Why IE6 Thrives in China

No, it’s not illegal copying that keeps IE6 going in China. Surely illegal copiers would choose something better to copy.

According to Net Applications IE6 has a higher proportion of usage than any other country save S. Korea which is also many times higher in usage than most other countries. The two countries are conspicuous. What makes them different?

Back in 2007, IE6 had a large share everywhere. M$ and its friends decided to lean on the government of China to combat illegal copying of M$’s software. They sparked a prosecution that put away an organized criminal outfit for years. The result is that there exist, out there, many millions of CDs of XP with IE6 and no one is updating the version… Talk about unintended consequences. M$ was trying to get everyone to go legal and buy the latest koolaid. Instead they have frozen XP and IE6 in time, creating a generation of users of PCs that are unfamiliar with M$’s current products.

So the cause of IE6’s prevalence in China is not illegal copying of software, but the prosecution of illegal copiers.

The reason this effect is so large is that while China has many users of PCs, the country as a whole still has a very high ratio of users to PCs. The current wave of prosperity is enabling huge uptake of PCs but folks are not buying new PCs with IE6 on them. They are buying Android and GNU/Linux on small cheap computers instead. Otherwise, IE6’s share would plunge like a stone.

About Robert Pogson

I am a retired teacher in Canada. I taught in the subject areas where I have worked for almost forty years: maths, physics, chemistry and computers. I love hunting, fishing, picking berries and mushrooms, too.
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7 Responses to Why IE6 Thrives in China

  1. Zombie Chan says:

    ” I know a lot of users who prefer XP to “7″. Is that it?”

    That could be it.. People hate change.

  2. That’s probably a factor but why aren’t the illegal copiers illegally copying “7”? If they were, XP would sink and take IE6 down with it. There seems to be a mechanism to prefer XP. I know a lot of users who prefer XP to “7”. Is that it?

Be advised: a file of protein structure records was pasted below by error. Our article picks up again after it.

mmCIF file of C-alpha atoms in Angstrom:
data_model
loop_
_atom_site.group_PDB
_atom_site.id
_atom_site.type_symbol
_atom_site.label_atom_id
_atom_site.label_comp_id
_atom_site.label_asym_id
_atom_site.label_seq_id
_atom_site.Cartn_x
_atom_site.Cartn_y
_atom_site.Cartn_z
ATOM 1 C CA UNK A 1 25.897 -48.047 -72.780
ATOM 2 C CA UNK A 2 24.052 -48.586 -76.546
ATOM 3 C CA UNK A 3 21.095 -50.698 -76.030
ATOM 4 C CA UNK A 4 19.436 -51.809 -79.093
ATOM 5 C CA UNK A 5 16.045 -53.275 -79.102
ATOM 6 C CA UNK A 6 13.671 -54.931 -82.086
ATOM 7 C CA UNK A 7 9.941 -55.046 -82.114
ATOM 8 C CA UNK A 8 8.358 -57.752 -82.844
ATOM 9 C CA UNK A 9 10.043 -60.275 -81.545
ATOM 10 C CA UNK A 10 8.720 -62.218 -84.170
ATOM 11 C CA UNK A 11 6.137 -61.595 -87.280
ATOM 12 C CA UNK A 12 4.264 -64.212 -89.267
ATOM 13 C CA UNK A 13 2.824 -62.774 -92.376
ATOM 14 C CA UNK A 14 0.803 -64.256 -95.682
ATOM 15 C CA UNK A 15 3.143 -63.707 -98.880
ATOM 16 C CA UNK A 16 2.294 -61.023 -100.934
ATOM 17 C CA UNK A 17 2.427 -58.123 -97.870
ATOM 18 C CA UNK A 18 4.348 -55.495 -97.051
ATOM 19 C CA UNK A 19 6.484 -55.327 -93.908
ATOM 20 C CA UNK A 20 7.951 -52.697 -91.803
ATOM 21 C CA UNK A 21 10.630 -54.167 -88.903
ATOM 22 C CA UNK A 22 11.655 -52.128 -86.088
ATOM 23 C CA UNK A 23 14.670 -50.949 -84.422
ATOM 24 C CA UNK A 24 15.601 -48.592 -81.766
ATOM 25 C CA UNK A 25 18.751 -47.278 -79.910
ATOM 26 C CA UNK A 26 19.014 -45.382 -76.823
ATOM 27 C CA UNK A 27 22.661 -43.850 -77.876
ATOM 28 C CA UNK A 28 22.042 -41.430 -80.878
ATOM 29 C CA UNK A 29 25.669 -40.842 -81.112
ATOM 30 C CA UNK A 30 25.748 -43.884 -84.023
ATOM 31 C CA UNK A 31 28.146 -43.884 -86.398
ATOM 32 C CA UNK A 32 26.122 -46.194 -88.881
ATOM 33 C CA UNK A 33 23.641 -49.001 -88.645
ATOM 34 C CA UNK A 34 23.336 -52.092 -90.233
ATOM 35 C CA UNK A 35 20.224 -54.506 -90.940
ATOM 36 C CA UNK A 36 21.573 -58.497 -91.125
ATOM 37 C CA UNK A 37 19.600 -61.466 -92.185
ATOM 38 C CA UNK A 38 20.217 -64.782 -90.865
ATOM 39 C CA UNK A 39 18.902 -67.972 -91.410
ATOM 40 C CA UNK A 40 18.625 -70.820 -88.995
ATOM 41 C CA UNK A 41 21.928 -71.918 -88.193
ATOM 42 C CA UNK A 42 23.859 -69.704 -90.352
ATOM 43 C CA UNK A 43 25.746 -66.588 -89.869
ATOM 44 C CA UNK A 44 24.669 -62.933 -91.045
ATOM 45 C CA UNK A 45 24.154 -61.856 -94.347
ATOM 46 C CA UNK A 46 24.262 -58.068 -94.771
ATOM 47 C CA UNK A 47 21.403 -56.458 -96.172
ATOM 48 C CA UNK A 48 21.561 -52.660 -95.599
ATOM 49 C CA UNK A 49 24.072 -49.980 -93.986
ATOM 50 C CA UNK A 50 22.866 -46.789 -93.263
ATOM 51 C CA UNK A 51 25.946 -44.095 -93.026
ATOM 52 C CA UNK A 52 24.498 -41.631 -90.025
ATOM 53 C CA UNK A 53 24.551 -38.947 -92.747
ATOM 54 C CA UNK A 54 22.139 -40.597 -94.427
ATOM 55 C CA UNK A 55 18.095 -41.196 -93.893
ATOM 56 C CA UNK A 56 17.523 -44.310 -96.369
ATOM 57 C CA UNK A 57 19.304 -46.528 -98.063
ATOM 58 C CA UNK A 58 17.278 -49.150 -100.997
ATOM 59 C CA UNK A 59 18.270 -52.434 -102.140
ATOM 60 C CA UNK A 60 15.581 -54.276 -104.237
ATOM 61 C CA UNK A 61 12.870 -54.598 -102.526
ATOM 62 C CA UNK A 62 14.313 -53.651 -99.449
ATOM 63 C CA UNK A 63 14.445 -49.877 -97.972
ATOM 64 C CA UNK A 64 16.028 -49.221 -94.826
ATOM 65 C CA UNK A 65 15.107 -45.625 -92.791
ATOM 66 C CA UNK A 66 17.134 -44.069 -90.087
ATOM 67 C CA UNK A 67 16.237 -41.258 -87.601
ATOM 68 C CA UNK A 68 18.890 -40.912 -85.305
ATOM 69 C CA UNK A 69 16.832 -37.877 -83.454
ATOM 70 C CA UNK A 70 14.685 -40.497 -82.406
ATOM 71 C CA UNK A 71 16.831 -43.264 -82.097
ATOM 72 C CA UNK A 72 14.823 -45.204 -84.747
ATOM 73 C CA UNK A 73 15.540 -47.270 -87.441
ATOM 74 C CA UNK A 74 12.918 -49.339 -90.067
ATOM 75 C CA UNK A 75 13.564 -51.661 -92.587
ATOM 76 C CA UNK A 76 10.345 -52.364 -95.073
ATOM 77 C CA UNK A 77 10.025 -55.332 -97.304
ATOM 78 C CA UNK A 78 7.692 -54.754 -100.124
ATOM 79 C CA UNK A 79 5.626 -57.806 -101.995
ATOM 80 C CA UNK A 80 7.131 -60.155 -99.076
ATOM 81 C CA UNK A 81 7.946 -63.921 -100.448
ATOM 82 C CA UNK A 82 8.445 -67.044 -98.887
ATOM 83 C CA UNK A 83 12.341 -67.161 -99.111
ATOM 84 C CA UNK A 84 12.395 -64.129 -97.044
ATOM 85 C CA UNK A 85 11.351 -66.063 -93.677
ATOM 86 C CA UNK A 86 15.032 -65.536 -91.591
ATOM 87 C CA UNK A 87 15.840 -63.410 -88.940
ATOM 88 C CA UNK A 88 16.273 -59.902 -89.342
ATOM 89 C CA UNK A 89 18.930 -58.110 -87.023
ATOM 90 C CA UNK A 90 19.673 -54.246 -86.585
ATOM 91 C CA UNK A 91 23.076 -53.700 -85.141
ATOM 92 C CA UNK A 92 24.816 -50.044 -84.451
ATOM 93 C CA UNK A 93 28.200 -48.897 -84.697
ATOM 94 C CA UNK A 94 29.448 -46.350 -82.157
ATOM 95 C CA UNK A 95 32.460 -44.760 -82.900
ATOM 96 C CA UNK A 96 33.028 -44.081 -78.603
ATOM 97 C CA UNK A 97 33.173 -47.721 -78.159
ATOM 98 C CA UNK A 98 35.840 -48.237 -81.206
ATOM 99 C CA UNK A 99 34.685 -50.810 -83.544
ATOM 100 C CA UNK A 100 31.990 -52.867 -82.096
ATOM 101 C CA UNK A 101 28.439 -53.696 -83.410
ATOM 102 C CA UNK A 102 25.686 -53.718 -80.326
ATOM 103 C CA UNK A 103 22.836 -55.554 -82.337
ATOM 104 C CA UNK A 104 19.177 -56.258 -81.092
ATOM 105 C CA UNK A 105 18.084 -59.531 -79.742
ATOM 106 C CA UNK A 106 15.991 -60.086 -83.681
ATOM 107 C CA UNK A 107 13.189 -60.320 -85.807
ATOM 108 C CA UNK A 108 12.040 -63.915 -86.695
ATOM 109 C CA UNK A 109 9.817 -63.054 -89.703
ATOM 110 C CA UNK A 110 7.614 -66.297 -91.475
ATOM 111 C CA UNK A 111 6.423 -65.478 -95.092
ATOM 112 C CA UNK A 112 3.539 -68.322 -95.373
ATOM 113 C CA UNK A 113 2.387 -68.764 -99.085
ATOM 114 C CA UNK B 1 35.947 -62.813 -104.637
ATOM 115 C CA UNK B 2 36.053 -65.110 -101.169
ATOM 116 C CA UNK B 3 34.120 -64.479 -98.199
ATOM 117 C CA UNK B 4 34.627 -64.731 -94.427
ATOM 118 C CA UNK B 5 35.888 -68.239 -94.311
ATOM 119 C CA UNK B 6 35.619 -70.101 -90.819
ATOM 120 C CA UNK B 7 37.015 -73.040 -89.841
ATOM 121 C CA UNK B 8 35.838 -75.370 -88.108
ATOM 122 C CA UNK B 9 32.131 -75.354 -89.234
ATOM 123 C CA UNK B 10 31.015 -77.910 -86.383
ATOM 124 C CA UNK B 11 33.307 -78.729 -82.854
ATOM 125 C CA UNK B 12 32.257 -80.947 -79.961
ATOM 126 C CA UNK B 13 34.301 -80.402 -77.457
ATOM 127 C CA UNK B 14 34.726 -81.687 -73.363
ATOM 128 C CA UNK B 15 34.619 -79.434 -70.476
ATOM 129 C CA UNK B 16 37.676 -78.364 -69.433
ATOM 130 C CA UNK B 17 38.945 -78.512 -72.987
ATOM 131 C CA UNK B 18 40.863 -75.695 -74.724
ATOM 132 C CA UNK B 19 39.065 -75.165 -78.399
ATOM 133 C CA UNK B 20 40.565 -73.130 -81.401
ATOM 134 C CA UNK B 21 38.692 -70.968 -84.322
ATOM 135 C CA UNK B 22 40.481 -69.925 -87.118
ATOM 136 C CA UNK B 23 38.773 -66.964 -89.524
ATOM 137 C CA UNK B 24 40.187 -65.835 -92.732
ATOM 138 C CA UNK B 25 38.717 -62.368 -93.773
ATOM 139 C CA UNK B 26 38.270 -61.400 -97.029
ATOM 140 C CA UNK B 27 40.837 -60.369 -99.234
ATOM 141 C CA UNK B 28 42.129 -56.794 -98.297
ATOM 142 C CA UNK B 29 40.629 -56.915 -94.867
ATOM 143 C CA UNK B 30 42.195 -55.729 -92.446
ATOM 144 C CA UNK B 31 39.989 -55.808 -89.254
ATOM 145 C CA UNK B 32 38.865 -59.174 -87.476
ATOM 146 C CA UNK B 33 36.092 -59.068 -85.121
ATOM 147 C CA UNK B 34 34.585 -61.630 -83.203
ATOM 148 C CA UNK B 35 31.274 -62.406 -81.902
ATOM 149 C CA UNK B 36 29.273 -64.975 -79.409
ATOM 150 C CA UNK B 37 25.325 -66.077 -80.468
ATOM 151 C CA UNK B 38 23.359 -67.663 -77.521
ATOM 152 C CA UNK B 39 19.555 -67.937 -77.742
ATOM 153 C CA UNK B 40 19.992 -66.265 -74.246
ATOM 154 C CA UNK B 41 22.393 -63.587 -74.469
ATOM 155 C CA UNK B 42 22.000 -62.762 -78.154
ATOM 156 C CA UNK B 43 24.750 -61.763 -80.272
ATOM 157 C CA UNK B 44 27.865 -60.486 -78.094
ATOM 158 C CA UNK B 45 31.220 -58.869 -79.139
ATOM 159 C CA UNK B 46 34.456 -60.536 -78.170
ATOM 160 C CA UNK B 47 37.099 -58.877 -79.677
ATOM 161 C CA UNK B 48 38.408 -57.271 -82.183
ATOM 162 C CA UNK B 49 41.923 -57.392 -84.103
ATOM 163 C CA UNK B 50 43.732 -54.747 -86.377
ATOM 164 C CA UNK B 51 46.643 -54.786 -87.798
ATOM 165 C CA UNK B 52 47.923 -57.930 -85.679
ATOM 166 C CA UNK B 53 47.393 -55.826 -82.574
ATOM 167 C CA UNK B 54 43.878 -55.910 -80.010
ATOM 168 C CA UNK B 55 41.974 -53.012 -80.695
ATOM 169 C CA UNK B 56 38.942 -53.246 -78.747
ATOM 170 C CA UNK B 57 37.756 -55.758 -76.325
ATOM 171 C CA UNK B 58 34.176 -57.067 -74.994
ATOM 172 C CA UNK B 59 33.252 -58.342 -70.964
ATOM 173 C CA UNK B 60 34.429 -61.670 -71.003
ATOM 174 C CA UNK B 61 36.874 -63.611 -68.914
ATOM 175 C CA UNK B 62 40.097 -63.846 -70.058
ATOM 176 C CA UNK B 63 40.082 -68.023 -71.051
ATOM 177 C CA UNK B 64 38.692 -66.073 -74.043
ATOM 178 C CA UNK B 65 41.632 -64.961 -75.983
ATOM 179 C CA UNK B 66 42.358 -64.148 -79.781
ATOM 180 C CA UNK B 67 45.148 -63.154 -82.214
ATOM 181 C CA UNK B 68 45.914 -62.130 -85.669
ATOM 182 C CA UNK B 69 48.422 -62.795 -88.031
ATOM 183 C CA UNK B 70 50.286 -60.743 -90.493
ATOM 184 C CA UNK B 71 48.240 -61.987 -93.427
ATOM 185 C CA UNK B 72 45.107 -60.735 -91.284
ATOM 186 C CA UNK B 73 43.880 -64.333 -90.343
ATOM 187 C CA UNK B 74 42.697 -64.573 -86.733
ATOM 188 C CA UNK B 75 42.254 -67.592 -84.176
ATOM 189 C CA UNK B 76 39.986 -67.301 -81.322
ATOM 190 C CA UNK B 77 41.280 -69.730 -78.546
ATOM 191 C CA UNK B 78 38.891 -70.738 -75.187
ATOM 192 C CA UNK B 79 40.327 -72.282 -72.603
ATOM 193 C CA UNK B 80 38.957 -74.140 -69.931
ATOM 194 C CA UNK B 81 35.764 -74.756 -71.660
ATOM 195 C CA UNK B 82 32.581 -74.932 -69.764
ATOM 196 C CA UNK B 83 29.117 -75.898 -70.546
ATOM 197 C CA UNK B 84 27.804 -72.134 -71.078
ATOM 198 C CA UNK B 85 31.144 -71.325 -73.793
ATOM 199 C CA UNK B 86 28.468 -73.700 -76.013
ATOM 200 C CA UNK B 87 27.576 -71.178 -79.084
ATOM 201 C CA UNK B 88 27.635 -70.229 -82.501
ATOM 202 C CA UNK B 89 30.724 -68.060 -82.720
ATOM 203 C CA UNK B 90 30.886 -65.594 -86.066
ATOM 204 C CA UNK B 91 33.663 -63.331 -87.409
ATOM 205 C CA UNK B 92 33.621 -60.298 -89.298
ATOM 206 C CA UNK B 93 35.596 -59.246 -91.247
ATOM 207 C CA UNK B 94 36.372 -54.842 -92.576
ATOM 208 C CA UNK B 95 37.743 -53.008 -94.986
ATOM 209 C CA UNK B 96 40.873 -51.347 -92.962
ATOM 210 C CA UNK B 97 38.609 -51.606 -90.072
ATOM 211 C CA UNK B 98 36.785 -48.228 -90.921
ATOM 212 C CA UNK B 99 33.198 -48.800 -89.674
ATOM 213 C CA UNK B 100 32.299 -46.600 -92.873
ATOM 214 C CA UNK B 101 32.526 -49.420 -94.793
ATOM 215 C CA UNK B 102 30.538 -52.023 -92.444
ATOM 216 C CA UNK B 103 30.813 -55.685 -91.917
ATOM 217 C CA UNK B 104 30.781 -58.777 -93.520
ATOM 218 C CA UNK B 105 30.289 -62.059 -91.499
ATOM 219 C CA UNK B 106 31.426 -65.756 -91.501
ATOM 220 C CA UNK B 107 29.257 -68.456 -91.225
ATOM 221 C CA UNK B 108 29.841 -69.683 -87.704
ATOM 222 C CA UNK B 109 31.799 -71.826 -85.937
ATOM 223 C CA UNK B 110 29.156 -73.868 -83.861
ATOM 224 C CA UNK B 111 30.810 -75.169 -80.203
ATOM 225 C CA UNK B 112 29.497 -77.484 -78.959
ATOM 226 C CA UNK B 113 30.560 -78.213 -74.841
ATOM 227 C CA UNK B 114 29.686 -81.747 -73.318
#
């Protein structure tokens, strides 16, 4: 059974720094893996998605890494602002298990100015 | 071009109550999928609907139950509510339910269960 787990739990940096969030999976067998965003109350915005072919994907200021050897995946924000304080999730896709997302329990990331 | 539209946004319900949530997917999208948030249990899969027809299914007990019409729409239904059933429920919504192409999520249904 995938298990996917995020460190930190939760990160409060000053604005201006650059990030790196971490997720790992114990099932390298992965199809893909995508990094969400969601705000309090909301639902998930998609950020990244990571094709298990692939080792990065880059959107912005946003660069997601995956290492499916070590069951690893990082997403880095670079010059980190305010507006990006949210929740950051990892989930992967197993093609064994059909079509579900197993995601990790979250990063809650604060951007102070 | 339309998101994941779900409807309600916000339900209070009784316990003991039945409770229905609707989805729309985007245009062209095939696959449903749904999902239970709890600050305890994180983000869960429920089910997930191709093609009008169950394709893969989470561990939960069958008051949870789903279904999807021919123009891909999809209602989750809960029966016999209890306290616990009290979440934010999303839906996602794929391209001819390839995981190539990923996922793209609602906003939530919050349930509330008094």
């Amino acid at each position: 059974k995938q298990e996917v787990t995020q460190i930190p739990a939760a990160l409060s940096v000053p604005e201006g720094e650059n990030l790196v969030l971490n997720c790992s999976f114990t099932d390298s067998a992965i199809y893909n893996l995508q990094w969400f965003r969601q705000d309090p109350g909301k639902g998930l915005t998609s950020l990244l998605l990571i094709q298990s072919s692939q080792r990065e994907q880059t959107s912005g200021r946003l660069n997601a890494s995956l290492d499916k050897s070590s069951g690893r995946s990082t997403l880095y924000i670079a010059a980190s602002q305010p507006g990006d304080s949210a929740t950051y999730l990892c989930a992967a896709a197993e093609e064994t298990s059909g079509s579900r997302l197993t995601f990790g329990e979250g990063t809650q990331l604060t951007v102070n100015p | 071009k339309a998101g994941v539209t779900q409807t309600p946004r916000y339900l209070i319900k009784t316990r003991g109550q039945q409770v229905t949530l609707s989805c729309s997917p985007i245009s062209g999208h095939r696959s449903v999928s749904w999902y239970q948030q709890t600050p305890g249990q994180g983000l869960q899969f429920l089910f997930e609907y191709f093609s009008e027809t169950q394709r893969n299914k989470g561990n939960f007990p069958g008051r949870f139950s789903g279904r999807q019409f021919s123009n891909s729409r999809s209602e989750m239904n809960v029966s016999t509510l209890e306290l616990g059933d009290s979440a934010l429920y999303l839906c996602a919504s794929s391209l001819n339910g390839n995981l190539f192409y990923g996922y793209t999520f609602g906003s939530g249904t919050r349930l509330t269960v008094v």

3. Brian Page says:

    Here’s my take on it:
    Updates require Windows Genuine Advantage.
    Windows Genuine Advantage will not allow pirated versions of XP to update to higher versions of IE.
    The persistence of IE6 in Chine is due to the the prevalence of pirated copies of XP that don’t pass WGA – and therefore can’t update.

  4. So, people love IE6 so much that they are installing it on “7”? That is surprising… Nope. “7” comes with IE7 or 8, not 6. The only explanation for the prevalance of IE6 is that folks are using XP. If they are using illegal copies, why do they bother with XP and IE6 when they could get “7” and IE8?

  5. Yonah says:

    “folks (in China) are not buying new PCs with IE6 on them.”

    Correct. They are buying PCs with Windows 7 installed, either a legitimate copy or a pirate copy. However, you can still buy a “Ghost XP” disc in the markets.

    “So the cause of IE6′s prevalence in China is not illegal copying of software, but the prosecution of illegal copiers.”

    Incorrect. Prosecution of anything in China is pretty weak. That’s hard to grasp if you are coming from the West, but it’s something you grow accustomed to when you live here. Yes, big headlines in the press about how the PRC did this or did that. It’s a display, that’s all.

    The real reason for IE6’s prevalence is laziness and ignorance on the part of PC vendors who grew complacent installing XP on a box and forgetting about it. That’s changing, as Windows 7 is gaining popularity here. You can find a pirate copy of Windows 7 in Beijing for just 10 yuan ($1.49 CAD).

  6. Ray says:

    Wait, if people are buying small, cheap computers, that don’t run IE6, then why didn’t IE6 share still high over there?

  7. Blumenkohl says:

    “The result is that there exist, out there, many millions of CDs of XP with IE6 and no one is updating the version… Talk about unintended consequences

    So the cause of IE6′s prevalence in China is not illegal copying of software, but the prosecution of illegal copiers.”

    hm.. let me think about this.. no, doesn’t make sense.

    Here’s why:

    EVERY XP CD ships with IE6 anyway. Even the legal ones, even in the west. MS doesn’t upgrade the Internet Explorer version on the Windows CDs. Yes, a new XP SP3 CD comes with IE6

    Microsoft dropped the WGA requirement for newer IE, everyone can download and install it:

    http://www.lacisoft.com/blog/2007/10/07/microsoft-drops-wga-validation-for-ie7/

    The main reason: Most people in China apparently don’t care about upgrading to a higher version of IE or even using another browser.

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